You see this woman on a T.V. show
She's drippin' in diamonds from head to toe
They make you believe it's the status quo
You're runnin' with the devil it's touch and go
- Emerson, Lake, and Powell, "Touch and Go" (from their 1986 LP Emerson, Lake, and Powell)
Billy J. Kramer Listen...
Originally released in 1963, reissue September 2014
Billy J. Kramer bridges the gap between American Graffiti-style '50s pop and the edgier direction the Beatles would eventually take things in. Lennon and McCartney even wrote all of his biggest hits ("Bad to Me," "I'll Keep You Satisfied," "Do You Want to Know a Secret").
The cliche is that the Beatles' chief songwriters sang their best songs, gave the ones they didn't like as much to Ringo and George (who sang their version of "Secret"), and gave away what they didn't really like. While not classic Beatle material Kramer's hits prove that even early on the boys knew how to craft a song, even on what they considered their lesser material. Check out the creative chord progression and melody on "Bad to Me."
Kramer proves exactly how different the Beatles were from what came before them. Compare his cheesy, schmaltzy "Little Children" to "All My Loving" from the same year (1963). To call early Beatle stuff "oldies" is simply wrong. They revolutionized music as much before Rubber Soul/Revolver/Sgt. Pepper as they did after.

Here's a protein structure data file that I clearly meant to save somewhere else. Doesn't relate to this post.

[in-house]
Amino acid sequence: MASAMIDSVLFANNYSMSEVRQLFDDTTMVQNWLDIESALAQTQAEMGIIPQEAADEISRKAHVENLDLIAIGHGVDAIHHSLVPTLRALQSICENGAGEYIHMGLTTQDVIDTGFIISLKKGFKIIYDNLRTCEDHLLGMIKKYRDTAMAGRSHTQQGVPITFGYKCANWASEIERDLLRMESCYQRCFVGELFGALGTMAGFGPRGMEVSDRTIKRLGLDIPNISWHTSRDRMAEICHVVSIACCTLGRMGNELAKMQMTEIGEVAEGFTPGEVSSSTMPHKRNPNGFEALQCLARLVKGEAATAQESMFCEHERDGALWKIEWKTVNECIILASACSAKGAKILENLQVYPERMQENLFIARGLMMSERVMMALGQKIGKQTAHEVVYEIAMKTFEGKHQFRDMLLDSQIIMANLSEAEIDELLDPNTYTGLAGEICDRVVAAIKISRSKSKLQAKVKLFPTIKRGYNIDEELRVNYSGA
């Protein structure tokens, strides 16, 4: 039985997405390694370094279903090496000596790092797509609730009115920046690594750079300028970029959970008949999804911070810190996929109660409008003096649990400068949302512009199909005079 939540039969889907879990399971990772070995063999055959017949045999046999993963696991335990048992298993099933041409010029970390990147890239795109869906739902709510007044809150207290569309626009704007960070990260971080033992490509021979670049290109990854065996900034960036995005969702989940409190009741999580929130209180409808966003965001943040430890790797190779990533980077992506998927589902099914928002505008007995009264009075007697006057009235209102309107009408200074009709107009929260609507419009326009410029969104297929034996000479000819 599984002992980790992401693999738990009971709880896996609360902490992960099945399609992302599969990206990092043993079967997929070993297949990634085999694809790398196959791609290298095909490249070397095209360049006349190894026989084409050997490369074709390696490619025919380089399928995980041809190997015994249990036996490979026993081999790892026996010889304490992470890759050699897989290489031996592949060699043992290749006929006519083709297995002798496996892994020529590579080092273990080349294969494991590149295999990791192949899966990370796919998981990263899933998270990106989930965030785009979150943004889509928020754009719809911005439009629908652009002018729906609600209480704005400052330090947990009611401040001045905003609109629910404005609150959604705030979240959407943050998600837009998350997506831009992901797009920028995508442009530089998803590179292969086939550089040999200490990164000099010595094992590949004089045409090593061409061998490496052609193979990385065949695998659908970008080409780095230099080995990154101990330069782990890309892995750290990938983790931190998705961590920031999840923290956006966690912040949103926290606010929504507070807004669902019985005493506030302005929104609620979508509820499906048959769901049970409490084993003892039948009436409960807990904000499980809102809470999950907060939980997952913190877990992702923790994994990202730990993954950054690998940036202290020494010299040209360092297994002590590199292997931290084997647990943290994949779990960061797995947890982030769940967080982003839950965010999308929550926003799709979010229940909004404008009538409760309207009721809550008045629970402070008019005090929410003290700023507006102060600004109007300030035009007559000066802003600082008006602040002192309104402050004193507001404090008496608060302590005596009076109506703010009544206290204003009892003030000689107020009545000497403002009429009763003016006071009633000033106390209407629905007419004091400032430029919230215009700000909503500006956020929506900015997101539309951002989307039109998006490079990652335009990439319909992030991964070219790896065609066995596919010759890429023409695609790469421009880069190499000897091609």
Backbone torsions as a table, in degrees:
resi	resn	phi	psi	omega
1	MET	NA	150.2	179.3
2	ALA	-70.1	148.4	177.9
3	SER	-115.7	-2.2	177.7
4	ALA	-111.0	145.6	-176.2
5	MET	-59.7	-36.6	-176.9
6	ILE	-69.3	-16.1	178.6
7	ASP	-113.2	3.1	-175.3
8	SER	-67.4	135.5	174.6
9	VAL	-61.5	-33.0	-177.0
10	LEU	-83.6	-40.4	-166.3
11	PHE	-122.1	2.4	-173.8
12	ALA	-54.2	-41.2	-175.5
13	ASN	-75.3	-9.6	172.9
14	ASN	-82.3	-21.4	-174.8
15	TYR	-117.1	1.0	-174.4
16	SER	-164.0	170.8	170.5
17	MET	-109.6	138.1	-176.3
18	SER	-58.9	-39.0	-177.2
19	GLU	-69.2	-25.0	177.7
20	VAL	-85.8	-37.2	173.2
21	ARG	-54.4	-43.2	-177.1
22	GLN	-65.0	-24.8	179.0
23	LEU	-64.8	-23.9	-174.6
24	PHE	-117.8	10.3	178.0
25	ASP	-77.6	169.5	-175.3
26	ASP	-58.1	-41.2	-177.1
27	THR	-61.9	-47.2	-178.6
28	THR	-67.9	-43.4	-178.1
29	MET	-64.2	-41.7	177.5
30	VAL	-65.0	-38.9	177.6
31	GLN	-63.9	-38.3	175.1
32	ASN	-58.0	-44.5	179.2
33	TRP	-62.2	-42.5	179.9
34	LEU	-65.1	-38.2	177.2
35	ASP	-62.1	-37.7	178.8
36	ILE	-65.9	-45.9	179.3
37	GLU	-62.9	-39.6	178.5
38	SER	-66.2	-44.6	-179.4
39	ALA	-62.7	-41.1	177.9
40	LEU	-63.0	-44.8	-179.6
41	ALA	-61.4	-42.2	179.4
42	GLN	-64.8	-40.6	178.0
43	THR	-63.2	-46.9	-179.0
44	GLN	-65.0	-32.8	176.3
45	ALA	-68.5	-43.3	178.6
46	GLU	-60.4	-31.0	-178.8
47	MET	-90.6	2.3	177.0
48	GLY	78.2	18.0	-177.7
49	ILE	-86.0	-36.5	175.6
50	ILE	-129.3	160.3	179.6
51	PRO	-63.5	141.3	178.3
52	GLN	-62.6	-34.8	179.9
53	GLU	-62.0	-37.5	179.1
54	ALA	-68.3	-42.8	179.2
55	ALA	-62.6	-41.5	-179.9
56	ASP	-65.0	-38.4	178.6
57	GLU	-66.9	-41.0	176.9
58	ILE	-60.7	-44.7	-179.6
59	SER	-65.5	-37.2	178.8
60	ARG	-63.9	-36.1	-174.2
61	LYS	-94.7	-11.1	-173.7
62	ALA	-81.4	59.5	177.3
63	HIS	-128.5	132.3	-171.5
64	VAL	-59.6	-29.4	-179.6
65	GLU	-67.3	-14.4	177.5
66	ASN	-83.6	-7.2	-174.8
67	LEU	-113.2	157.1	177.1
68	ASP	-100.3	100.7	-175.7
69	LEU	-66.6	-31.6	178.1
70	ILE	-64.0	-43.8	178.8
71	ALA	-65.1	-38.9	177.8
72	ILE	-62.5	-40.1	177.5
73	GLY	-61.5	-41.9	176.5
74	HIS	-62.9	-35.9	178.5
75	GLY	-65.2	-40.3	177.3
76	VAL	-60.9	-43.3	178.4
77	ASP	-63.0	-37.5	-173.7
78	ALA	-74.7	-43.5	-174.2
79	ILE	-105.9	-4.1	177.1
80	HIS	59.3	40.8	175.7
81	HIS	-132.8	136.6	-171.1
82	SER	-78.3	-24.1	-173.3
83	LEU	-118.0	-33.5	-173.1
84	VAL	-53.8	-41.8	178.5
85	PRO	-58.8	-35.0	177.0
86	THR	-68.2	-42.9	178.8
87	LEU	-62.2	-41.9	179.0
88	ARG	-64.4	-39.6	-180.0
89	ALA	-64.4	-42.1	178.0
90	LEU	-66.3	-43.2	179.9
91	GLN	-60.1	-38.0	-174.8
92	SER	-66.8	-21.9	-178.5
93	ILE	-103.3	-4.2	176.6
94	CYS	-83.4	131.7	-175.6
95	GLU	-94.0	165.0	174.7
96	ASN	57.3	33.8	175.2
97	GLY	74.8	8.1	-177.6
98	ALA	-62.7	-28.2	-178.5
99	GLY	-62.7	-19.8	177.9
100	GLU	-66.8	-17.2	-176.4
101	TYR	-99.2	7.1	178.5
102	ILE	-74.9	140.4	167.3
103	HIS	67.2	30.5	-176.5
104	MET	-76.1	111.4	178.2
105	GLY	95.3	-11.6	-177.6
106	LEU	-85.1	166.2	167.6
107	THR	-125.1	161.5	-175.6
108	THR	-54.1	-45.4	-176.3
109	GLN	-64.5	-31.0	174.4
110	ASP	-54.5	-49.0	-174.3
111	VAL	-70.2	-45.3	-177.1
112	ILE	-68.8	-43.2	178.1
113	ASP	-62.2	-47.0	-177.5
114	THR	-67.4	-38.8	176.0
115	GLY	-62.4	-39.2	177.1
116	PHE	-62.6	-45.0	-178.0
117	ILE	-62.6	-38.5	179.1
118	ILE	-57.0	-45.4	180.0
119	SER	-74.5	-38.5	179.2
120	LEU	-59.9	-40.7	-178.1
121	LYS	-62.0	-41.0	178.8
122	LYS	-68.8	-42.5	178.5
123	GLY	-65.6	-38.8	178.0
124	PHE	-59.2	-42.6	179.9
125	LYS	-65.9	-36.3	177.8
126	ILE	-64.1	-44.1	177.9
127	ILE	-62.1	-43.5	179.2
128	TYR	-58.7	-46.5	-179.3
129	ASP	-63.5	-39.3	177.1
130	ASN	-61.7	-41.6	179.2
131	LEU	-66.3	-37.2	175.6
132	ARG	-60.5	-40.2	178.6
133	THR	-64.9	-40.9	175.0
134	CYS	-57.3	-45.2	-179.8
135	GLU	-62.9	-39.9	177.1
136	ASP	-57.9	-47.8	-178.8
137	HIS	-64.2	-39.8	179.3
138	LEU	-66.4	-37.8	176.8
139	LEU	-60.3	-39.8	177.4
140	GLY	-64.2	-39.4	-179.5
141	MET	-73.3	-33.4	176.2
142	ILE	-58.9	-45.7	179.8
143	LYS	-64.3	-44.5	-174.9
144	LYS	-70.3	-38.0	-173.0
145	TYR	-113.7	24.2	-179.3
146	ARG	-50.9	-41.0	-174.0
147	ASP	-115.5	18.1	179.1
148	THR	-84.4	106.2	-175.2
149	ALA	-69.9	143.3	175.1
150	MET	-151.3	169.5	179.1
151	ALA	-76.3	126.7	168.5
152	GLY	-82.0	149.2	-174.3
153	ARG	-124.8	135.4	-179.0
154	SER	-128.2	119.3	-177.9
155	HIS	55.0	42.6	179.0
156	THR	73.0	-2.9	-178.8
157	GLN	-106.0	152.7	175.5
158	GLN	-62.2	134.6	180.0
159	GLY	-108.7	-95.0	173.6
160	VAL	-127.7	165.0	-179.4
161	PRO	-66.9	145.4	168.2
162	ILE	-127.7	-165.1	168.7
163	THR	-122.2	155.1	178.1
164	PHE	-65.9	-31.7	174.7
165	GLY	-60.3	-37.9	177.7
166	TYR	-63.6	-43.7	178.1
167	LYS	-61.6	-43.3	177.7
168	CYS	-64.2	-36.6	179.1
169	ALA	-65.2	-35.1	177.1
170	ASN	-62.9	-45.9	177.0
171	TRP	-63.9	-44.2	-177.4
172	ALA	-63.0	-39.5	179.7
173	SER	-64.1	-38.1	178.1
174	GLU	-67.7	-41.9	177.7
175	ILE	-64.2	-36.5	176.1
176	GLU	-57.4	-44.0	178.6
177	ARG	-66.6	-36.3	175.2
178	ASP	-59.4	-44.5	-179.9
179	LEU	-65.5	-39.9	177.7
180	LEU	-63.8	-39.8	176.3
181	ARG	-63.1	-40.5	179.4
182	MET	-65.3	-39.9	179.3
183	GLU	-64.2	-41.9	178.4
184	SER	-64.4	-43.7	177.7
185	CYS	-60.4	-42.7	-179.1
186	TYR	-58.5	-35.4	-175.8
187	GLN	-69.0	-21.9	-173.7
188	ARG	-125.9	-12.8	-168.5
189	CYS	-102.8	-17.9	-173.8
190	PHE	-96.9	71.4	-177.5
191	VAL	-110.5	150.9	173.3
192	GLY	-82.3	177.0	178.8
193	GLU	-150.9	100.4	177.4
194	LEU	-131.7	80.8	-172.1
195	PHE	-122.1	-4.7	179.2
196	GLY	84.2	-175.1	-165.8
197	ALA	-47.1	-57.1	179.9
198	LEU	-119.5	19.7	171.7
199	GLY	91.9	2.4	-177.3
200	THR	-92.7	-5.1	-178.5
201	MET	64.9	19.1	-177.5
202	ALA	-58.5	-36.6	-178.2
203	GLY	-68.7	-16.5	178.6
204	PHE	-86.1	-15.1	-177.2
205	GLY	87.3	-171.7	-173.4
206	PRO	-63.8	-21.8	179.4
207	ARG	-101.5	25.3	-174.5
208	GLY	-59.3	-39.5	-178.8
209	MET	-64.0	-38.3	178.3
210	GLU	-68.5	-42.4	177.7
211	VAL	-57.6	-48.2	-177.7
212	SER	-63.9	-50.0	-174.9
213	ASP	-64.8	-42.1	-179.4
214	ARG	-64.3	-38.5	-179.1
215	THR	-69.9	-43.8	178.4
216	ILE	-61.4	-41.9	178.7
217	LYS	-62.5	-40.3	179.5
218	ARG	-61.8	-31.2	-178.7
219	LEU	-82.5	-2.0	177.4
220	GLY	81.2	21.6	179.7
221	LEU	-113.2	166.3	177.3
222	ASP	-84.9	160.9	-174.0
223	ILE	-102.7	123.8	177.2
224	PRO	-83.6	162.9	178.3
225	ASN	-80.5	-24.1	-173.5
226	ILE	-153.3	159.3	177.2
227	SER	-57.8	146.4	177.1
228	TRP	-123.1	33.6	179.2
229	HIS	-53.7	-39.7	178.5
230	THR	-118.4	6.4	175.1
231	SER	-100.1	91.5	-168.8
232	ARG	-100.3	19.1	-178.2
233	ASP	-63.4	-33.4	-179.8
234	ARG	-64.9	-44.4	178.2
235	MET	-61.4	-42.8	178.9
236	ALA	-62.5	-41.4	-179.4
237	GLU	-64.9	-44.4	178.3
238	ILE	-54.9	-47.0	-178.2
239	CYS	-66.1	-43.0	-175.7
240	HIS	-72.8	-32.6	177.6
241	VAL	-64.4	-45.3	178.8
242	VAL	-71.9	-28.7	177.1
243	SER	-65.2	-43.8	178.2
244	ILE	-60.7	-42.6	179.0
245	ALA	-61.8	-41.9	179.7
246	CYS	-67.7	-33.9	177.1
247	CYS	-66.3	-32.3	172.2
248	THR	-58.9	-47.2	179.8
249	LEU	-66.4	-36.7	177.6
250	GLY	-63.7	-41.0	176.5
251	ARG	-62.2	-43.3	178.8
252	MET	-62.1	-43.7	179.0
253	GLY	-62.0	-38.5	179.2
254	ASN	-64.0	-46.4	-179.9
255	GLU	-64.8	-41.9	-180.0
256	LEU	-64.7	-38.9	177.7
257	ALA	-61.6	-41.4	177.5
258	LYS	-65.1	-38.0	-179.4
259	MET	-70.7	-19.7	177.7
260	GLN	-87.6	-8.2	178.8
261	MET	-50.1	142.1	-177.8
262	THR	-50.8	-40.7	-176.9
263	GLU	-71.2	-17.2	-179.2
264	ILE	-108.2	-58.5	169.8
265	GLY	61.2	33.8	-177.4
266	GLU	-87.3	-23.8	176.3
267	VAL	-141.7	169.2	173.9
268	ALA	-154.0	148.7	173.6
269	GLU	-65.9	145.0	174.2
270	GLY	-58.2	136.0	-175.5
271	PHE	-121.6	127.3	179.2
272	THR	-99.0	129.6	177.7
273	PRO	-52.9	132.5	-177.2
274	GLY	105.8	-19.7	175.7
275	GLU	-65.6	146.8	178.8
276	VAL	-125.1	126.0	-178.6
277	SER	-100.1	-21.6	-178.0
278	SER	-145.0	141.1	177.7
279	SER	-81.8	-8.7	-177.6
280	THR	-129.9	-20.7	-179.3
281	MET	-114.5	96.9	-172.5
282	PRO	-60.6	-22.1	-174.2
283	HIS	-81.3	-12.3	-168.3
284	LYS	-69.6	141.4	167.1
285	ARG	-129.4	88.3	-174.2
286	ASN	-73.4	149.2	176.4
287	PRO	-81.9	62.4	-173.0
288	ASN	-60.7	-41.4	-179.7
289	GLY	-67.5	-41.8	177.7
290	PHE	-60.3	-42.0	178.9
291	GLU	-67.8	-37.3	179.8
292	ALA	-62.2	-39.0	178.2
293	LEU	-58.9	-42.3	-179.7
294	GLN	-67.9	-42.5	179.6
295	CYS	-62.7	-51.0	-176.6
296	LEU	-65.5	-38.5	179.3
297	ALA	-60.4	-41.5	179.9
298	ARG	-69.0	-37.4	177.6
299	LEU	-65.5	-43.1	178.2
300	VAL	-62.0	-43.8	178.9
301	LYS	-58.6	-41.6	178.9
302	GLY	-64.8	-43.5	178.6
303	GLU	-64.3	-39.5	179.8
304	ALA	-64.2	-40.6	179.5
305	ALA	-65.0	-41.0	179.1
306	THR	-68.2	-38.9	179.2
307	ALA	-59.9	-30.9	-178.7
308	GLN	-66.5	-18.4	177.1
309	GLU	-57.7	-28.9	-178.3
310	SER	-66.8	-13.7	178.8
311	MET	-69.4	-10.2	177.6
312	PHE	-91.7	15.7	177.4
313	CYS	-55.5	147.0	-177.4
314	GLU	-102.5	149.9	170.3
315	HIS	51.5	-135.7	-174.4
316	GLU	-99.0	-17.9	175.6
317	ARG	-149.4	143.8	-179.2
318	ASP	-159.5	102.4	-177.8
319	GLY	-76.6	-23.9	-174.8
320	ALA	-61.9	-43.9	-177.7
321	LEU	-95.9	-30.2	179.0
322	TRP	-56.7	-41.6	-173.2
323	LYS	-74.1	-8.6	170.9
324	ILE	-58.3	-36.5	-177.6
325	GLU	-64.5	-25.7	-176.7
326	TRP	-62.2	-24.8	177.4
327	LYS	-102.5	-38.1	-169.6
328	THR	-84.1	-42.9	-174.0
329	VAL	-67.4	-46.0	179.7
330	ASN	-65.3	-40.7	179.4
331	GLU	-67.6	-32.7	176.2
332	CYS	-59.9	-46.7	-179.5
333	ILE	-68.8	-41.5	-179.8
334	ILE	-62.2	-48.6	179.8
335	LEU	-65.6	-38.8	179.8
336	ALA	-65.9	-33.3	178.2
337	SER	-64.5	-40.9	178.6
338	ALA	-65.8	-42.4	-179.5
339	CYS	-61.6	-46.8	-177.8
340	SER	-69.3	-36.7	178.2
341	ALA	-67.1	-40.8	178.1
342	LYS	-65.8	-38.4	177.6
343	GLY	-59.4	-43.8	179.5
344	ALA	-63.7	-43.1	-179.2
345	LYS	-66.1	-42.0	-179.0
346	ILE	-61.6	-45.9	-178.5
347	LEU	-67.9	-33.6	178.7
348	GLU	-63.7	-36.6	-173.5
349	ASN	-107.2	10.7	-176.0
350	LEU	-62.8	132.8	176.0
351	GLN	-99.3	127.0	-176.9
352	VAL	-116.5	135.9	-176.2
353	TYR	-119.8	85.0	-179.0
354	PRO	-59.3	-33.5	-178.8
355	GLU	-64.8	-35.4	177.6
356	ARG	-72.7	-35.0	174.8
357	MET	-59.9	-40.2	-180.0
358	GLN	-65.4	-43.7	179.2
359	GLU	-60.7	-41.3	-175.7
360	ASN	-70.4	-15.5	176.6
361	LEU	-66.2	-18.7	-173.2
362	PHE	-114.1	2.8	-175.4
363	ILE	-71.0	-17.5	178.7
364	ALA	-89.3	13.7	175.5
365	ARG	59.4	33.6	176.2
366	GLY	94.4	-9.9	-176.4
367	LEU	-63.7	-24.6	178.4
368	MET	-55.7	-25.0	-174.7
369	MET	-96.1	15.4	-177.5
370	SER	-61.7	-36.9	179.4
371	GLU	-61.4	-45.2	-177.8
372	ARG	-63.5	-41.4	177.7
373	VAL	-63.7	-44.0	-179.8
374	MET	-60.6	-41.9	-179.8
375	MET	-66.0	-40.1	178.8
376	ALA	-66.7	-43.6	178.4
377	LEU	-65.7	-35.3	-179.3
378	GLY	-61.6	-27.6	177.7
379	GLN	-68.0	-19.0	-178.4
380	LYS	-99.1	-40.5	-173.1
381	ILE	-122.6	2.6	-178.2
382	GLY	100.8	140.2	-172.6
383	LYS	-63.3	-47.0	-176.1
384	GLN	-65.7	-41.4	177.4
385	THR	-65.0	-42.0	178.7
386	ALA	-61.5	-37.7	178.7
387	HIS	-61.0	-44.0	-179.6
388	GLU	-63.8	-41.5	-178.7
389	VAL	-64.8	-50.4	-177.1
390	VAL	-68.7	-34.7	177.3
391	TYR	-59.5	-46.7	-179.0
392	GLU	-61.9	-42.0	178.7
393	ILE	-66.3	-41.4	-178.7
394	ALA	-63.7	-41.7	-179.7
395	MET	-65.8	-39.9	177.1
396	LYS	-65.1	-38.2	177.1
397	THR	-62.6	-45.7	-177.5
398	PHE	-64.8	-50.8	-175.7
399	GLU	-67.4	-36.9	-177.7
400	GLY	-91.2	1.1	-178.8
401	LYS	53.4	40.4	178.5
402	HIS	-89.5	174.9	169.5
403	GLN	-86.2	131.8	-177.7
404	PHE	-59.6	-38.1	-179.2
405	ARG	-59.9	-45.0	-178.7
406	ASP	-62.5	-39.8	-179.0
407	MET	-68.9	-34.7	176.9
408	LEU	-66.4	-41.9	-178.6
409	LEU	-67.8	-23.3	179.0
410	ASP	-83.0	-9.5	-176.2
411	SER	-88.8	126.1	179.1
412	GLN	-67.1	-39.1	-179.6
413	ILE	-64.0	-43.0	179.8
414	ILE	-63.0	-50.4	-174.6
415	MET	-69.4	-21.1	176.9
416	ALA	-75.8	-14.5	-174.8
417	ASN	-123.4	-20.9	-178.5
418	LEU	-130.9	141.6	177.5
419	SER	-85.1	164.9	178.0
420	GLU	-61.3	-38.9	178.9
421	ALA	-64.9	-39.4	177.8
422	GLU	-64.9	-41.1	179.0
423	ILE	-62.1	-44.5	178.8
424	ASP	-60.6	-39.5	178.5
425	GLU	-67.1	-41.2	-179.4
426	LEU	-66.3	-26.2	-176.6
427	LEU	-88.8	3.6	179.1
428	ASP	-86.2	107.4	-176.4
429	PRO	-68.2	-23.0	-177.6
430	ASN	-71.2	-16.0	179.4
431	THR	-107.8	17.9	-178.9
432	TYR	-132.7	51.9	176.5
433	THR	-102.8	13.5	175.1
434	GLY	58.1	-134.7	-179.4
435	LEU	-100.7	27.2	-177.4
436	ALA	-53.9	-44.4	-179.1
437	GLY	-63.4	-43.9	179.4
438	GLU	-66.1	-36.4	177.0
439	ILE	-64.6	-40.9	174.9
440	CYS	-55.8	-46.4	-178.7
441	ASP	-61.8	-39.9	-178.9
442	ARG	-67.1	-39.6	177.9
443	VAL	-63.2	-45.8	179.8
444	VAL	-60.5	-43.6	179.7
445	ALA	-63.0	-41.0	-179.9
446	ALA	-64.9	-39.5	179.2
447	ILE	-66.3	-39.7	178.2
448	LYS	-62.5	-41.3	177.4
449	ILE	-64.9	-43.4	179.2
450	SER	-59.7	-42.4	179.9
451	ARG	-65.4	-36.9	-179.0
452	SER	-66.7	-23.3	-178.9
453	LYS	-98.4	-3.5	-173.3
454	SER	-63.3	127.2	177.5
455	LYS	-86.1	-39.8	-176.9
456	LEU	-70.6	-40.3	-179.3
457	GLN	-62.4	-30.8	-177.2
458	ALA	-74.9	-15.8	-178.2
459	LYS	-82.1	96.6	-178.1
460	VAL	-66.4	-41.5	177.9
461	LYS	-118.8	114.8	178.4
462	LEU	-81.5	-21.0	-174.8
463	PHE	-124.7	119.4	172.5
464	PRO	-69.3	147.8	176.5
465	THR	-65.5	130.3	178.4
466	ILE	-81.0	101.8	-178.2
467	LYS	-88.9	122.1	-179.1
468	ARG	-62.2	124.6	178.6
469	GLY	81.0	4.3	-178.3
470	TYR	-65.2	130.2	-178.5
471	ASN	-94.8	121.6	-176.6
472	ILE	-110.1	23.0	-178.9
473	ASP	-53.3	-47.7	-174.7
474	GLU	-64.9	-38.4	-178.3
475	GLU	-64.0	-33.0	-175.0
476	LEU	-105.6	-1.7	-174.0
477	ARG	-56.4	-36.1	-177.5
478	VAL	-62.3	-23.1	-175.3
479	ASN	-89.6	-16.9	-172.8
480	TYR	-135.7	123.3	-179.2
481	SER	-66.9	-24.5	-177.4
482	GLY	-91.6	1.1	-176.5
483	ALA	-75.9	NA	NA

That's not to say that Kramer is bad. The transitional years between rocks big explosion and the Beatles were filled with interesting, if awkward, stuff like his. Jaunty "Pride" could have been an early Lennon-McCartney castoff, "I Know" and "Dance with Me" are Kramer at his balladeering best, and his covers of "Da Doo Ron Ron" and "Great Balls of Fire" are fun enough.
After the Beatles' exploded onto the scene crooners like Billy J. Kramer became about as viable as a hair metal band post-Nirvana. But like that era there's still a lot of cool stuff from those who clung to their craft. The well-written, breezy pop of Listen... is a good example of this.
Erik Ritland is a writer and musician from St. Paul, Minnesota. His blog and podcast Rambling On features commentary on music, sports, culture, and more. He is also a contributor for Minnesota culture blog Curious North. Support Erik's music via his Patreon account, reach him via email, or find him on Facebook and Twitter.